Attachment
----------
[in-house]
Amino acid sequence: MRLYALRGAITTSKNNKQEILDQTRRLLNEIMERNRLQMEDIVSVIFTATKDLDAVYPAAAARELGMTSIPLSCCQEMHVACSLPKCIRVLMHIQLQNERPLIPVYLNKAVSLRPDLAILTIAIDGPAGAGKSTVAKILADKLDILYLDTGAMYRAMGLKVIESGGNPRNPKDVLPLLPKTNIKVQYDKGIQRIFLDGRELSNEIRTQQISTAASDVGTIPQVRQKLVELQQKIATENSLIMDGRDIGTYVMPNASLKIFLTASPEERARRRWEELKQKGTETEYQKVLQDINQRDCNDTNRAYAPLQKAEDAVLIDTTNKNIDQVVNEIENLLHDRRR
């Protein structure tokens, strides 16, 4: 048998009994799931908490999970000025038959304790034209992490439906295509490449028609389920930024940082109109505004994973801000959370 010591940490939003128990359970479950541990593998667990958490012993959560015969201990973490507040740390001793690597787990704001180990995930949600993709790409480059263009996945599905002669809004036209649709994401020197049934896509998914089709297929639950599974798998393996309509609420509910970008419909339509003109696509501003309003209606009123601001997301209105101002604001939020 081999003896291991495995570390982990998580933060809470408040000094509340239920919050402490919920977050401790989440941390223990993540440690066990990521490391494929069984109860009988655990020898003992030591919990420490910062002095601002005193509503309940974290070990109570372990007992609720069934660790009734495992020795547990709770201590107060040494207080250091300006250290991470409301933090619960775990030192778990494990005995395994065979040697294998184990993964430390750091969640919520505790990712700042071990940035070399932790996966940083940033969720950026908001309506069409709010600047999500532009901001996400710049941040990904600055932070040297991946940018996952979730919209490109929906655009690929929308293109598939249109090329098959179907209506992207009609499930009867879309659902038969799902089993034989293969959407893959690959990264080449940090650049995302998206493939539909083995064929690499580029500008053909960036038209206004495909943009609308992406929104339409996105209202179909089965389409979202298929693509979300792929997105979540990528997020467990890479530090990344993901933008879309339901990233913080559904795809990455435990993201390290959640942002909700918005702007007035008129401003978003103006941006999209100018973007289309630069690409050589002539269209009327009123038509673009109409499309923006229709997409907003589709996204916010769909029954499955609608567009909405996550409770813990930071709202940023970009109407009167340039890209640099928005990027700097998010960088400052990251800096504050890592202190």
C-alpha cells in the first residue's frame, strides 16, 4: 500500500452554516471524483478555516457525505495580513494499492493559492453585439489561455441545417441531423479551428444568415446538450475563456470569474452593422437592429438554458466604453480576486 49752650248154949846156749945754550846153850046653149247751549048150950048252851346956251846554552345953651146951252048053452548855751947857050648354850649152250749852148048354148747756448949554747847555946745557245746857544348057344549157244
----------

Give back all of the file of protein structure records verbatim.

[in-house]
Amino acid sequence: MRLYALRGAITTSKNNKQEILDQTRRLLNEIMERNRLQMEDIVSVIFTATKDLDAVYPAAAARELGMTSIPLSCCQEMHVACSLPKCIRVLMHIQLQNERPLIPVYLNKAVSLRPDLAILTIAIDGPAGAGKSTVAKILADKLDILYLDTGAMYRAMGLKVIESGGNPRNPKDVLPLLPKTNIKVQYDKGIQRIFLDGRELSNEIRTQQISTAASDVGTIPQVRQKLVELQQKIATENSLIMDGRDIGTYVMPNASLKIFLTASPEERARRRWEELKQKGTETEYQKVLQDINQRDCNDTNRAYAPLQKAEDAVLIDTTNKNIDQVVNEIENLLHDRRR
């Protein structure tokens, strides 16, 4: 048998009994799931908490999970000025038959304790034209992490439906295509490449028609389920930024940082109109505004994973801000959370 010591940490939003128990359970479950541990593998667990958490012993959560015969201990973490507040740390001793690597787990704001180990995930949600993709790409480059263009996945599905002669809004036209649709994401020197049934896509998914089709297929639950599974798998393996309509609420509910970008419909339509003109696509501003309003209606009123601001997301209105101002604001939020 081999003896291991495995570390982990998580933060809470408040000094509340239920919050402490919920977050401790989440941390223990993540440690066990990521490391494929069984109860009988655990020898003992030591919990420490910062002095601002005193509503309940974290070990109570372990007992609720069934660790009734495992020795547990709770201590107060040494207080250091300006250290991470409301933090619960775990030192778990494990005995395994065979040697294998184990993964430390750091969640919520505790990712700042071990940035070399932790996966940083940033969720950026908001309506069409709010600047999500532009901001996400710049941040990904600055932070040297991946940018996952979730919209490109929906655009690929929308293109598939249109090329098959179907209506992207009609499930009867879309659902038969799902089993034989293969959407893959690959990264080449940090650049995302998206493939539909083995064929690499580029500008053909960036038209206004495909943009609308992406929104339409996105209202179909089965389409979202298929693509979300792929997105979540990528997020467990890479530090990344993901933008879309339901990233913080559904795809990455435990993201390290959640942002909700918005702007007035008129401003978003103006941006999209100018973007289309630069690409050589002539269209009327009123038509673009109409499309923006229709997409907003589709996204916010769909029954499955609608567009909405996550409770813990930071709202940023970009109407009167340039890209640099928005990027700097998010960088400052990251800096504050890592202190």
C-alpha cells in the first residue's frame, strides 16, 4: 500500500452554516471524483478555516457525505495580513494499492493559492453585439489561455441545417441531423479551428444568415446538450475563456470569474452593422437592429438554458466604453480576486 49752650248154949846156749945754550846153850046653149247751549048150950048252851346956251846554552345953651146951252048053452548855751947857050648354850649152250749852148048354148747756448949554747847555946745557245746857544348057344549157244